All Title Author
Keywords Abstract

BMC Genomics  2008 

Analysis of wheat SAGE tags reveals evidence for widespread antisense transcription

DOI: 10.1186/1471-2164-9-475

Full-Text   Cite this paper   Add to My Lib

Abstract:

Examination of 71,930 Long SAGE tags generated from six libraries derived from two wheat genotypes grown under two different conditions suggested that SAGE is a reliable and reproducible technique for use in studying the hexaploid wheat transcriptome. However, our results also showed that in poorly annotated and/or poorly sequenced genomes, such as hexaploid wheat, considerably more information can be extracted from SAGE data by carrying out a systematic analysis of both perfect and "fuzzy" (partially matched) tags. This detailed analysis of the SAGE data shows first that while there is evidence of alternative polyadenylation this appears to occur exclusively within the 3' untranslated regions. Secondly, we found no strong evidence for widespread alternative splicing in the developing wheat grain transcriptome. However, analysis of our SAGE data shows that antisense transcripts are probably widespread within the transcriptome and appear to be derived from numerous locations within the genome. Examination of antisense transcripts showing sequence similarity to the Puroindoline a and Puroindoline b genes suggests that such antisense transcripts might have a role in the regulation of gene expression.Our results indicate that the detailed analysis of transcriptome data, such as SAGE tags, is essential to understand fully the factors that regulate gene expression and that such analysis of the wheat grain transcriptome reveals that antisense transcripts maybe widespread and hence probably play a significant role in the regulation of gene expression during grain development.With cereals constituting more than 60% of the world's dietary intake, the bread wheat Triticum aestivum is one of the most important crops in world agriculture [1,2]. Despite the high yields achieved in Europe there is still a real need to generate improved cultivars, as yield and flour quality can be dramatically affected by the environment. This need has become even greater in recent years with tight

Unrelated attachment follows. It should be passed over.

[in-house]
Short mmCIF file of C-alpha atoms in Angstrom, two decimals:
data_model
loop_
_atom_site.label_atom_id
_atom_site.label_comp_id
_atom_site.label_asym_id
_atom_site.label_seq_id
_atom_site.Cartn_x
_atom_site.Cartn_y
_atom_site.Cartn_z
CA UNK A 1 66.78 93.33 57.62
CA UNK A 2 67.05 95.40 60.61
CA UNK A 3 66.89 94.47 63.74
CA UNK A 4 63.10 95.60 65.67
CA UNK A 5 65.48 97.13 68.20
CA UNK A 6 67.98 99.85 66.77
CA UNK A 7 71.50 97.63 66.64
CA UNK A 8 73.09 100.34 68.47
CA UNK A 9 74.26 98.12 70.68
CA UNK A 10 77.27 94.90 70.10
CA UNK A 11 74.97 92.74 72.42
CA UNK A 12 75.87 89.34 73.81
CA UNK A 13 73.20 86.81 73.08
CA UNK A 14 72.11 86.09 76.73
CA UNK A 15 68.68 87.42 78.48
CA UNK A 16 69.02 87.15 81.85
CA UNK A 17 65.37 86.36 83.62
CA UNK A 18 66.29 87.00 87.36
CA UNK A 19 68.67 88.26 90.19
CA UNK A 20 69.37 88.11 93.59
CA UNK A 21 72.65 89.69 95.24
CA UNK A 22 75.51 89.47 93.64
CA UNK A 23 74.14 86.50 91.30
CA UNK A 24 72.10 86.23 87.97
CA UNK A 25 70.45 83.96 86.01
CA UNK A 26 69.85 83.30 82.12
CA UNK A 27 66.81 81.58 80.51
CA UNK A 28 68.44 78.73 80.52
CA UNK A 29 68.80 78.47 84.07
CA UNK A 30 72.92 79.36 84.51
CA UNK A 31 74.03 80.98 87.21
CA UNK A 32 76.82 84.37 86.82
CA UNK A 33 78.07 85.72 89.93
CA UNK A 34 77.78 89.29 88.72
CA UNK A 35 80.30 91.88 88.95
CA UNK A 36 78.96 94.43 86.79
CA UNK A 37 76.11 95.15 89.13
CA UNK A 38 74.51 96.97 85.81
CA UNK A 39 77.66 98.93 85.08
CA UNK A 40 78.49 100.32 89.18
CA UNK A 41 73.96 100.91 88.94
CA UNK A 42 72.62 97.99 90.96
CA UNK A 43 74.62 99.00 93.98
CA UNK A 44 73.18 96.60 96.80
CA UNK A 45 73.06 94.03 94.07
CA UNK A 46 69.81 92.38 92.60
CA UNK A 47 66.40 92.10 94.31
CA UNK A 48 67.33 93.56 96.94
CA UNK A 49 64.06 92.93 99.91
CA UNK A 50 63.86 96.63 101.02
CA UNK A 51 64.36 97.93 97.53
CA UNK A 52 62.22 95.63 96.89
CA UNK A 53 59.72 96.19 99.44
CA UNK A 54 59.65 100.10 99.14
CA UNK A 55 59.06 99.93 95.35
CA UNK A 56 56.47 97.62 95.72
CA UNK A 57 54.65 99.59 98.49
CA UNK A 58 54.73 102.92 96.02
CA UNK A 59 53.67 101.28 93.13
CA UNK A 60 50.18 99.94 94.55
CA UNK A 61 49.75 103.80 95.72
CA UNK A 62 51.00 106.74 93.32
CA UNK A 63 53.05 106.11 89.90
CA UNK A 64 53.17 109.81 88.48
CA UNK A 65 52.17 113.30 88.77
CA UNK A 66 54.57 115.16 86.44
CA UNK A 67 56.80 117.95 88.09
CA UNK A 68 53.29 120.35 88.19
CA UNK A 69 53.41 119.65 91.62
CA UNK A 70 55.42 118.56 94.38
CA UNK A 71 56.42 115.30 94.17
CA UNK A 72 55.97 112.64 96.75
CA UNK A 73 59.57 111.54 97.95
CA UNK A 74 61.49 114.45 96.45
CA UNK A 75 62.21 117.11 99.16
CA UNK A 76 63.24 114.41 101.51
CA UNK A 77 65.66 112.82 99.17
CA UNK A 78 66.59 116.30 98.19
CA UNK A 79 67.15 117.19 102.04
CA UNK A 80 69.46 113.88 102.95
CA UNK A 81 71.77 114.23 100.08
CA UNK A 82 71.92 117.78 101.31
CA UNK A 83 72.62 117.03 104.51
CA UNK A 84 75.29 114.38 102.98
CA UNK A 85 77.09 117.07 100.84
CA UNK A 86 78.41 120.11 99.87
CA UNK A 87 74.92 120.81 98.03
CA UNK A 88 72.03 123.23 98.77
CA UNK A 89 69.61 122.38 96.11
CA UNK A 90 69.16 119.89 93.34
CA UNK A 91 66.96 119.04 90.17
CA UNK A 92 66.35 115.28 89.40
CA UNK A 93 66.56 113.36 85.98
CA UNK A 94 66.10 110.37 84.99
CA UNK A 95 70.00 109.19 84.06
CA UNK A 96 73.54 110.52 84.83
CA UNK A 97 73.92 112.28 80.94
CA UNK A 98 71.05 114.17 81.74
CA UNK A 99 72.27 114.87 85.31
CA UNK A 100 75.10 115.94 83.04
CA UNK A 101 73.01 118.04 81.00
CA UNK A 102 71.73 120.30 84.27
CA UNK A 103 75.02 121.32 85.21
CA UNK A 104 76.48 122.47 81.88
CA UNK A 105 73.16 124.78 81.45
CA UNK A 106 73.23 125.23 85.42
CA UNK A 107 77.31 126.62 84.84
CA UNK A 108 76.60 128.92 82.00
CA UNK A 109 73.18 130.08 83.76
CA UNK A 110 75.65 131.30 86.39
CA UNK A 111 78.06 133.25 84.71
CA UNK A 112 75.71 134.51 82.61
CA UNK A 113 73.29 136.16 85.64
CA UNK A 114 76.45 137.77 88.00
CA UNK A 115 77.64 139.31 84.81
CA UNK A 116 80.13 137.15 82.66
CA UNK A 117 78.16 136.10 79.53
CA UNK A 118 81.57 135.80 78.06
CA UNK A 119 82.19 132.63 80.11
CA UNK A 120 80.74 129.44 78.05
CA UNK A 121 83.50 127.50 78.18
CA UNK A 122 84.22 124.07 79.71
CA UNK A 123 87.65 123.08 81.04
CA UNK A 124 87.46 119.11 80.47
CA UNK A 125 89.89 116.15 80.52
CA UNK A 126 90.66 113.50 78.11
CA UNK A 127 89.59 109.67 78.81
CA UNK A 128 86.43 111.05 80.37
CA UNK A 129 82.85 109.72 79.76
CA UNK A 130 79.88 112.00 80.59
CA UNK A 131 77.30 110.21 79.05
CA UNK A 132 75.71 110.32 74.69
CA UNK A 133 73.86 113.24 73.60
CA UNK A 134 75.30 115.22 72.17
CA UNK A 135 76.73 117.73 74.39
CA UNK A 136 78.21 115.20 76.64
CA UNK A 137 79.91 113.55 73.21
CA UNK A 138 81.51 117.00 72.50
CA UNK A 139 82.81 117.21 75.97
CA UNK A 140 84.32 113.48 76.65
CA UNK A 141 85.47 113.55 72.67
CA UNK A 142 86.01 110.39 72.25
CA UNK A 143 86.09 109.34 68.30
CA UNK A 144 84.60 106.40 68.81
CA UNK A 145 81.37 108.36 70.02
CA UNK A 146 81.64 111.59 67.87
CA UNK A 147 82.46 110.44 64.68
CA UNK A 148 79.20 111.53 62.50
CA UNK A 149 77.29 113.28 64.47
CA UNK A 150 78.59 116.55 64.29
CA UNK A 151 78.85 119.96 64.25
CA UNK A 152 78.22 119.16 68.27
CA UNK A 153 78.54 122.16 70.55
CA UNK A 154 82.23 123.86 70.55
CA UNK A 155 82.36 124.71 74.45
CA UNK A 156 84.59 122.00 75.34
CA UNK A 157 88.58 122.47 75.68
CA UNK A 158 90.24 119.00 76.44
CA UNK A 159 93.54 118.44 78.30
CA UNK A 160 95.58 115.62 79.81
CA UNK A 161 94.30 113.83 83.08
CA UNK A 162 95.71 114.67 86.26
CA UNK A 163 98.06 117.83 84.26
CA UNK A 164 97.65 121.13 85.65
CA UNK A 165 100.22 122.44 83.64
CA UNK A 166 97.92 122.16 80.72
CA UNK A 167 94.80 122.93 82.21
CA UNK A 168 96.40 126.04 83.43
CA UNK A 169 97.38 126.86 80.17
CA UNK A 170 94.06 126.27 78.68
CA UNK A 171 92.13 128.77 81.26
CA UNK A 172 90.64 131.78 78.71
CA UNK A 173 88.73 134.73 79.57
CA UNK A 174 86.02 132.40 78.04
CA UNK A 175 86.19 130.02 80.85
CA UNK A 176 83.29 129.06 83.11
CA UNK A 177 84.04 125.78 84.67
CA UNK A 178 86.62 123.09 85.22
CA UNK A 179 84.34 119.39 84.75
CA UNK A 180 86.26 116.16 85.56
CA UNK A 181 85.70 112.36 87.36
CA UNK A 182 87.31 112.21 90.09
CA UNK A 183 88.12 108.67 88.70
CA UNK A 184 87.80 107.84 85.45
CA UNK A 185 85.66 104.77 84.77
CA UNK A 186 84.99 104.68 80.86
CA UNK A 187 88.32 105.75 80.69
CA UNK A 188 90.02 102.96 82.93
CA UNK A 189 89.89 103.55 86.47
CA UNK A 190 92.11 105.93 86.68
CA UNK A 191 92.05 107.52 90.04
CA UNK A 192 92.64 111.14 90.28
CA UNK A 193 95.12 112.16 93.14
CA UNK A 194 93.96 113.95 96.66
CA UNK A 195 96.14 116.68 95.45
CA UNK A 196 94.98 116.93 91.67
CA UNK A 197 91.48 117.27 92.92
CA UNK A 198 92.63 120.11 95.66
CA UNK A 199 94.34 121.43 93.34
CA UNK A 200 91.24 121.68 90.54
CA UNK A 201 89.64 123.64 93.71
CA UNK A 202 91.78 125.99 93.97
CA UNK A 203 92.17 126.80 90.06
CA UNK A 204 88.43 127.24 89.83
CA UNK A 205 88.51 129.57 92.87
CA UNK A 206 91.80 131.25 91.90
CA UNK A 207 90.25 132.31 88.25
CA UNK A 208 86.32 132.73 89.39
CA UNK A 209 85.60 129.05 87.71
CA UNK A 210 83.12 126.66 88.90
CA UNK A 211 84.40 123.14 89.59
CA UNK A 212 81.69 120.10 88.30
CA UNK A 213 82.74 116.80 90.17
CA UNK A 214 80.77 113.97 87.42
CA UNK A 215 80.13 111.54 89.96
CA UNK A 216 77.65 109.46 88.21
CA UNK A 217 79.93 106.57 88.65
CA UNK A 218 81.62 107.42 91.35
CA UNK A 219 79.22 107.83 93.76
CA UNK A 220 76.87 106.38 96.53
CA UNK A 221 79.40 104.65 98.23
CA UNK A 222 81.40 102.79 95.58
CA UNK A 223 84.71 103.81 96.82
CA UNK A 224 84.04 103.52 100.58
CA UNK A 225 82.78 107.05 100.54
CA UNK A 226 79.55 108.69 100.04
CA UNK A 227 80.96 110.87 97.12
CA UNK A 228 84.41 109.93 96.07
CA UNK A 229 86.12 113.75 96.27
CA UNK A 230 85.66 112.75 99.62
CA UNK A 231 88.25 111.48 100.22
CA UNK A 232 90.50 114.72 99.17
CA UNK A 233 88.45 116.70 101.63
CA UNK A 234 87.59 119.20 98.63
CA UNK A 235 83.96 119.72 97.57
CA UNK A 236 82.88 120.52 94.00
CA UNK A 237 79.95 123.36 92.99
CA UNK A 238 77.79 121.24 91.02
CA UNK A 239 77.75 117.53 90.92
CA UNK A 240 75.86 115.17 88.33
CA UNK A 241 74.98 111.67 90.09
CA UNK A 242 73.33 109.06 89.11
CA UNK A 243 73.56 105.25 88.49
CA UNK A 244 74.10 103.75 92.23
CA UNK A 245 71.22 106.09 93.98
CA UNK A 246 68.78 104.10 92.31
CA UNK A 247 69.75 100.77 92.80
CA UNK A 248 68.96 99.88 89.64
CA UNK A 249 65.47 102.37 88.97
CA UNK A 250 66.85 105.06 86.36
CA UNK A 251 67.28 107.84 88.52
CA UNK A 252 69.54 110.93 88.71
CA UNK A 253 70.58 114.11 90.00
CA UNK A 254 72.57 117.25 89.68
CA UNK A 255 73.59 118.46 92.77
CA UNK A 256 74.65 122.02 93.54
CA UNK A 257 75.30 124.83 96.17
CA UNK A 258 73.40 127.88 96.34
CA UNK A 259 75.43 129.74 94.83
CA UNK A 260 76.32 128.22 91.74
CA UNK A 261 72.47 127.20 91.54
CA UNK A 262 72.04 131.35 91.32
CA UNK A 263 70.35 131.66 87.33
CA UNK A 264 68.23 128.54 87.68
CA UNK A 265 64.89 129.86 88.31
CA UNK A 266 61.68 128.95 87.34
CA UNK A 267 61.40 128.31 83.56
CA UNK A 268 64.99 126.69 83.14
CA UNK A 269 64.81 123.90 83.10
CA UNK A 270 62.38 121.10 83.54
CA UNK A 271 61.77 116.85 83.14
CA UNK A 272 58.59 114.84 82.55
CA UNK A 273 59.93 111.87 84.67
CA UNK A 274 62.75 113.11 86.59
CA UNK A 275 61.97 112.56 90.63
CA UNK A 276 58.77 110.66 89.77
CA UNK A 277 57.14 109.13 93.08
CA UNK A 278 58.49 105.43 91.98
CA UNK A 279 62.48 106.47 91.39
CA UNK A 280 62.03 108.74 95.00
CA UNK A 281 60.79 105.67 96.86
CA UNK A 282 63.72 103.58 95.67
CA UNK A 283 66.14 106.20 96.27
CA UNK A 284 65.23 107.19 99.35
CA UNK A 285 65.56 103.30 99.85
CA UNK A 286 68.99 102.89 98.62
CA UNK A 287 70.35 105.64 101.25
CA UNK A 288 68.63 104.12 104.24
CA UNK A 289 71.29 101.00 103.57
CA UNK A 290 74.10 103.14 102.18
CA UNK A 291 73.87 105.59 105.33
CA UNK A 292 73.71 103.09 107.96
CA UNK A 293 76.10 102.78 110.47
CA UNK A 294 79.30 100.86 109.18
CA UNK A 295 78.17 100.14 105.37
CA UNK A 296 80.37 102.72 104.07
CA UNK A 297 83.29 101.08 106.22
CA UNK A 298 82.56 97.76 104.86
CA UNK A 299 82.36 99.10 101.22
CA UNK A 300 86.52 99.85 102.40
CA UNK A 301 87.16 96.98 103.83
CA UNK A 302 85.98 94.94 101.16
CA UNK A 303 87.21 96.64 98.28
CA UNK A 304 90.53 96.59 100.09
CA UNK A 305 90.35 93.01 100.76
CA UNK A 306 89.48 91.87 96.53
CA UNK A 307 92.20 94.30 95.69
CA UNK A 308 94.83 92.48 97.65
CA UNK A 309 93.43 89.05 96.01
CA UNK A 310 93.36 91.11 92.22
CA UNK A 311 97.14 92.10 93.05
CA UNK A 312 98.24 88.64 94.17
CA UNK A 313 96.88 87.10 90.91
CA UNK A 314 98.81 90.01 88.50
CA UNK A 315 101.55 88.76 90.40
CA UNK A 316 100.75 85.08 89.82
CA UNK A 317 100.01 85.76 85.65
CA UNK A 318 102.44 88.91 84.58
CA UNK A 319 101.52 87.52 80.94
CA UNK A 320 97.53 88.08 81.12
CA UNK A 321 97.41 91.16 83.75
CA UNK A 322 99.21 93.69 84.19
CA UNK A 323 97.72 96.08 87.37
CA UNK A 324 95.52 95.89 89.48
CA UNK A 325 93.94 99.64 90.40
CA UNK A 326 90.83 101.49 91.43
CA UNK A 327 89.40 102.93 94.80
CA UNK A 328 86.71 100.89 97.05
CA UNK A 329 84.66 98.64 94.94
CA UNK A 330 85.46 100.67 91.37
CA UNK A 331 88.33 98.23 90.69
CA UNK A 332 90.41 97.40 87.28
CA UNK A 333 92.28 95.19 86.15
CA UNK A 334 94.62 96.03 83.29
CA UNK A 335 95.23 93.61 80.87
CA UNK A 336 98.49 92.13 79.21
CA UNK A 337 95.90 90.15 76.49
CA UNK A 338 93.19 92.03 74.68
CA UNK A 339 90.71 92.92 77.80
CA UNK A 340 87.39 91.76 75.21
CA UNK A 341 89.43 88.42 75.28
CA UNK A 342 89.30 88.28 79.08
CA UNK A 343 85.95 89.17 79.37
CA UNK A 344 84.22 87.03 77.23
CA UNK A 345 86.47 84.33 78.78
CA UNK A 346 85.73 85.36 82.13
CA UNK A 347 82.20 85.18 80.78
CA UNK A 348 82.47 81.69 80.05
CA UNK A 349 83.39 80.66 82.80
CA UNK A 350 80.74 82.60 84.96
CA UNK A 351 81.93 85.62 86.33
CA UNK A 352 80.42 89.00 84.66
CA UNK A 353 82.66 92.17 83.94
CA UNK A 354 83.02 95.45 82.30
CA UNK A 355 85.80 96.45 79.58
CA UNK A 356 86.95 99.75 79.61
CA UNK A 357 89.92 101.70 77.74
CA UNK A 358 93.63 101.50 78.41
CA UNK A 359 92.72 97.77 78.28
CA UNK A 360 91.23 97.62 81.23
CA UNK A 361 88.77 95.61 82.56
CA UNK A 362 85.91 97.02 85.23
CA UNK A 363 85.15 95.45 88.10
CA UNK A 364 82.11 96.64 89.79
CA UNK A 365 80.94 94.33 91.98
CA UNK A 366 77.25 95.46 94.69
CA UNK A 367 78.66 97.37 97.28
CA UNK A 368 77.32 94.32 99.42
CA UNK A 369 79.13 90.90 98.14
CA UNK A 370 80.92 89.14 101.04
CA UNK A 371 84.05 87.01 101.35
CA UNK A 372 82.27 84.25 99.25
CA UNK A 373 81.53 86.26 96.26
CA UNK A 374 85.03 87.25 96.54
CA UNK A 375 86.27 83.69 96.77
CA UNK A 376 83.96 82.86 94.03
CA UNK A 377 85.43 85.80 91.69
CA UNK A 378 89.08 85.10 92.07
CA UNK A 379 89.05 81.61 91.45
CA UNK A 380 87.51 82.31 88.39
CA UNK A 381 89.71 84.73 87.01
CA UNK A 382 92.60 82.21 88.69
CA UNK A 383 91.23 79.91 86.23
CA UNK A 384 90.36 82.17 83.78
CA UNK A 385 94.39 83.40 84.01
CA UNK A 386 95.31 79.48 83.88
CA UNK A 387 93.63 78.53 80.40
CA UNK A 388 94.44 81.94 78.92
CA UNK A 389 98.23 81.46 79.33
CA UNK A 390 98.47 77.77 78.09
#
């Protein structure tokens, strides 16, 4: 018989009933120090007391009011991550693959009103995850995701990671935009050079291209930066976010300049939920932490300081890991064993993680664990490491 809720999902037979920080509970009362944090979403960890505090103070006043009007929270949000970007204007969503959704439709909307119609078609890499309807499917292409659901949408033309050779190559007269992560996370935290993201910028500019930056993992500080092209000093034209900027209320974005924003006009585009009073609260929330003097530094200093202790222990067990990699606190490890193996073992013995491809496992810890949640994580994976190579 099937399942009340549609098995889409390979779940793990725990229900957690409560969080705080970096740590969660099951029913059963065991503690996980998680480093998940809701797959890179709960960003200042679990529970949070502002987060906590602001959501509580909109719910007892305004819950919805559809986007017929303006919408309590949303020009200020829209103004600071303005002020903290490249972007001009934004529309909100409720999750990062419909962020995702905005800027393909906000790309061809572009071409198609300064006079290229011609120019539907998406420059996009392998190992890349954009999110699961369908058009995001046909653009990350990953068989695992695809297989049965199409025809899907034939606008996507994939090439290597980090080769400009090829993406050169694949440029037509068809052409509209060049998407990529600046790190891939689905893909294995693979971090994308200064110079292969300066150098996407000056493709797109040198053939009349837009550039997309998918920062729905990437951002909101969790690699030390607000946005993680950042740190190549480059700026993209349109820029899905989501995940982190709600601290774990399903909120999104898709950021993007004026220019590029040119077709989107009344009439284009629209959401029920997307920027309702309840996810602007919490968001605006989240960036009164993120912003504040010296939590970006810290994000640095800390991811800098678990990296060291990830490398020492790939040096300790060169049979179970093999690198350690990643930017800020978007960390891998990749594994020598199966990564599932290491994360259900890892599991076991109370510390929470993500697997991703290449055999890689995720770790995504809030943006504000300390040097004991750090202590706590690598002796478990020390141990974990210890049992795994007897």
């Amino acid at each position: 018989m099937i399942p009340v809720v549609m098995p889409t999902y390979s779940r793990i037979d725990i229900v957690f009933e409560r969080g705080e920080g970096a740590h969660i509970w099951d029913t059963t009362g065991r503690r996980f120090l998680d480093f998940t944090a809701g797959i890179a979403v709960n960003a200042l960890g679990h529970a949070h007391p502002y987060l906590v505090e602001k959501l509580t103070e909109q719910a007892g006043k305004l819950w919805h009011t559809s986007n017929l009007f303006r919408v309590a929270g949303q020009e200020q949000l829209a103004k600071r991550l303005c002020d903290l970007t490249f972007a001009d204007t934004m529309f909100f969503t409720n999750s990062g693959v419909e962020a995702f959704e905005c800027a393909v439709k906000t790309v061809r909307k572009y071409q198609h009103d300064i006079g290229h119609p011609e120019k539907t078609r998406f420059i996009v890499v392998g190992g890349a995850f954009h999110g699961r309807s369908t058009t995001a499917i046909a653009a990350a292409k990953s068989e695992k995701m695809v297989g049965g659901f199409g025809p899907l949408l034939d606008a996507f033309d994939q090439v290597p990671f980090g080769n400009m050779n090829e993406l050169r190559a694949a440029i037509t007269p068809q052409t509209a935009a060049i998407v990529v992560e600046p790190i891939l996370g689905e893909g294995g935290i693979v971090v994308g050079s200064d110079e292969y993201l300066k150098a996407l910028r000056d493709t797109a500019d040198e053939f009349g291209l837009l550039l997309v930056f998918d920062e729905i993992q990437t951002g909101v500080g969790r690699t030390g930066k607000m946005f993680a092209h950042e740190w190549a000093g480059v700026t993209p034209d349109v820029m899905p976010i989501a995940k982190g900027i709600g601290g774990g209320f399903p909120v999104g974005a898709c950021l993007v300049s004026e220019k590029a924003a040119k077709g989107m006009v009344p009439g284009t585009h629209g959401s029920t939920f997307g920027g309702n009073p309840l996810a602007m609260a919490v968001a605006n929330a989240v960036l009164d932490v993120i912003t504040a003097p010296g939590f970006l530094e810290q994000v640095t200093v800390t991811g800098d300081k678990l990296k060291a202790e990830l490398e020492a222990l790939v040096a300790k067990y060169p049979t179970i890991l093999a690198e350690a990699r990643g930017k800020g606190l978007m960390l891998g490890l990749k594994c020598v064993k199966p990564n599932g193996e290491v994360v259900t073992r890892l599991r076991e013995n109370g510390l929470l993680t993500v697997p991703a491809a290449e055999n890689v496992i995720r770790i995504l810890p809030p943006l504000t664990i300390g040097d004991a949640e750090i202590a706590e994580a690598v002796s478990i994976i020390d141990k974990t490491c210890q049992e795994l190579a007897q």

Full-Text

comments powered by Disqus